The bill passed the Senate and went to the House, where it entered the bowels of the Democrat-controlled Judiciary Committee. When the committee drafted its version of the bill, it declared its desire to deal with the many “errors” in the 1978 revisions.
But it then proceeded to introduce an error of its own, declaring that the word “state” should be taken to include “the District of Columbia and Puerto Rico, except for the purpose of who may be a debtor under Chapter 9 of this title.” This meant that Puerto Rican municipalities and utilities could no longer access federal bankruptcy law, overturning decades of statutory precedent.
Why the change? No one debated or discussed it in Congress. No one seems to have noticed the provision, or if they did, bothered to question why it had been inserted. Was it a rogue committee staffer? A clerical error?
The historical record is silent on these questions. Puerto Rican municipalities were hardly on the verge of bankruptcy at this time. And while it’s tempting to read the change as some kind of veiled attempt to frustrate Puerto Rican demands for statehood, the rest of the bankruptcy law drafted by the House defined “state” to include Puerto Rico and its inhabitants.
Indeed, Kenneth Klee, who served as a bankruptcy consultant to the House Judiciary Committee from 1977 to 1982, recently testified that “there is no legislative history explaining the purpose or rationale” for the language.
Whatever the reason for the change, the bill languished, shoved aside in favor of more pressing legislation. But in 1981, the Senate, now in Republican hands, resurrected it -- retaining the curious exclusion of Puerto Rico from Chapter 9. Over the next three years, the bill moved slowly through Congress.
Throughout this process, the radical alteration in Puerto Rico’s status attracted no debate or discussion. The only person who threw up a red flag was a law professor from the University of Michigan named Frank Kennedy. In a prepared statement before Congress in April 1983, he raised concerns that a bill ostensibly devoted to making some technical fixes to an existing piece of legislation was in fact introducing “substantive and significant changes in the law.” He singled out the Chapter 9 exclusion for particular notice, declaring, “I do not understand why the municipal corporations of Puerto Rico are denied by the proposed definition of ‘State’ the right to seek relief under Chapter 9.”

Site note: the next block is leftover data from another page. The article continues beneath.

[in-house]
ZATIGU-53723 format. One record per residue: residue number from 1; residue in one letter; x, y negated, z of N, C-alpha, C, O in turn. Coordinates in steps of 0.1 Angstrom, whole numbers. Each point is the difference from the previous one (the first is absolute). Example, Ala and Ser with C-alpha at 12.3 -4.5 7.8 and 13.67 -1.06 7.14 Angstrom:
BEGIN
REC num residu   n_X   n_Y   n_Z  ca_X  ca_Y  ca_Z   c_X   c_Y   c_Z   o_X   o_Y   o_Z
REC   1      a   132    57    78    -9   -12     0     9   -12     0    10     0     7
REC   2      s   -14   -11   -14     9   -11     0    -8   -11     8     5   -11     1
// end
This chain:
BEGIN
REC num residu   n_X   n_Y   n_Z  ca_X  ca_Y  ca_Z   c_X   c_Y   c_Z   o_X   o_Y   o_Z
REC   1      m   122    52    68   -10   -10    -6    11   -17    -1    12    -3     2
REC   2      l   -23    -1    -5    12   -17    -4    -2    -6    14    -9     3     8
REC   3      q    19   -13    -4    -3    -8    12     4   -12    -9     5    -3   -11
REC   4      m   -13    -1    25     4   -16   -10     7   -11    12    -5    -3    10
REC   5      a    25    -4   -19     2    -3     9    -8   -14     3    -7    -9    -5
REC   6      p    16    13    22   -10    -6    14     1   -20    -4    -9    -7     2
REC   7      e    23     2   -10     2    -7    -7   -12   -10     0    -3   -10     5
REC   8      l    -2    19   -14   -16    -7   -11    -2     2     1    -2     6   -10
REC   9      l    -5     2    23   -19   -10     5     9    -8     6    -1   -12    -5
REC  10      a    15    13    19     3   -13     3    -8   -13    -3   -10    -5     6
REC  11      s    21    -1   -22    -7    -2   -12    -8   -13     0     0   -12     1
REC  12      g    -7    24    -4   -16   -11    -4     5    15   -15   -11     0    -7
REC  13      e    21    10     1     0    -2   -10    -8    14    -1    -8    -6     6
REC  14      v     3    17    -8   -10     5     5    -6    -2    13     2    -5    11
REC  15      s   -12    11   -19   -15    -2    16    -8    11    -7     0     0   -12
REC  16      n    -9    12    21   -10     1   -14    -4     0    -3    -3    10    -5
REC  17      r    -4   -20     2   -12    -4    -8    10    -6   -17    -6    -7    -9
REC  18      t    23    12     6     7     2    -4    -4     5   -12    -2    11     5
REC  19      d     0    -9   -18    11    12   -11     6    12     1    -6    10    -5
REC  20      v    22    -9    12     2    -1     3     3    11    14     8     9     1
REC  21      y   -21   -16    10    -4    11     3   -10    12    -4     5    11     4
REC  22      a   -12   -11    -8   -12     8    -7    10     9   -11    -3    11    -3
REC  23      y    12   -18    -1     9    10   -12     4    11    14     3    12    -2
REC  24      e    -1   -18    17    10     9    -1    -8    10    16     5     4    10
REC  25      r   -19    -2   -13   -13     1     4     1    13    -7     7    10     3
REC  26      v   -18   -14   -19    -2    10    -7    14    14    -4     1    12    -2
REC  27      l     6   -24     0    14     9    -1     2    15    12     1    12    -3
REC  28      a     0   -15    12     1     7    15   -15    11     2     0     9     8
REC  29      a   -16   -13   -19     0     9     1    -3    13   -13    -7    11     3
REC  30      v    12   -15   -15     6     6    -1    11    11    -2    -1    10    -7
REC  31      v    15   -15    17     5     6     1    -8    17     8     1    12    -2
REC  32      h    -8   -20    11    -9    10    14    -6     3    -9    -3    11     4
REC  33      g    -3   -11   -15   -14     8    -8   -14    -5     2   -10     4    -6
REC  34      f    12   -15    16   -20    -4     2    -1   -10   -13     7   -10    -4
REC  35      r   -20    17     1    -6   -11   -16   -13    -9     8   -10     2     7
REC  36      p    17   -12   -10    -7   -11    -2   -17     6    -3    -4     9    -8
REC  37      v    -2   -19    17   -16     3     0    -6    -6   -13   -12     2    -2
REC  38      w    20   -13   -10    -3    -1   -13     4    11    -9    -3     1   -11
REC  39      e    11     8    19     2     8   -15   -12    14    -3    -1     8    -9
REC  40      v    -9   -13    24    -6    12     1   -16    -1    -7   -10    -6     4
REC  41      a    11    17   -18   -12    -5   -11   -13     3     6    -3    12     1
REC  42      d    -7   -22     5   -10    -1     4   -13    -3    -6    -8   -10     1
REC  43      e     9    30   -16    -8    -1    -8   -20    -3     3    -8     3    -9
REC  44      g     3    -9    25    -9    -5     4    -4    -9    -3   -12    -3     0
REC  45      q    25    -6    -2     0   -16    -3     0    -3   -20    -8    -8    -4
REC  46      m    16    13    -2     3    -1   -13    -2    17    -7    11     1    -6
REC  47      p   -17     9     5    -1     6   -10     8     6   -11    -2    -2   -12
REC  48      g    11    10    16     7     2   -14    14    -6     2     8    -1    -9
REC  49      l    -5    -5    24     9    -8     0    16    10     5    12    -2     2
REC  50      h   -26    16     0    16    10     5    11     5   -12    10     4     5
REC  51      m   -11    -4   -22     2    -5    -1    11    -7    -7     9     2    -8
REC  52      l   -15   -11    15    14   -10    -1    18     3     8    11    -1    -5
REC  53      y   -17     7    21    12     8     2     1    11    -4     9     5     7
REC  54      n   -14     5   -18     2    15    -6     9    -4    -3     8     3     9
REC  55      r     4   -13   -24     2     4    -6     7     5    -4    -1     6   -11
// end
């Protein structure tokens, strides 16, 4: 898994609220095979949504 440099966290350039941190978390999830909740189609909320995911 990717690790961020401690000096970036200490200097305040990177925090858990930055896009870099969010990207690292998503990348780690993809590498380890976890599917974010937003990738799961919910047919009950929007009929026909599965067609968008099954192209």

His query fell on deaf ears. A year later, the clause and all the other “technical” amendments to the 1978 law ended up bundled into a much larger, more controversial piece of legislation known as the Bankruptcy Amendments and Federal Judgeship Act of 1984. In the process, Puerto Rico lost its access to Chapter 9 proceedings.
Thanks to this bizarre turn of events, Puerto Rico has been forced to try to find other ways to deal with its debt burden. Last spring, its legislature approved the Recovery Act, meant to let public corporations like the Puerto Rico Electric Power Authority restructure their debt. The courts ruled parts of it unconstitutional -- demonstrating that Puerto Rico cannot solve its problems alone.
Congress should get involved. It may or may not choose to restore Puerto Rico’s access to Chapter 9. But the least it could do is have the kind of debate on the subject that it should have held three and a half decades ago.
"The Congress shall have Power ... To establish an uniform Rule of Naturalization, and uniform Laws on the subject of Bankruptcies throughout the United States."
A misspelling that stuck until corrected in 1932.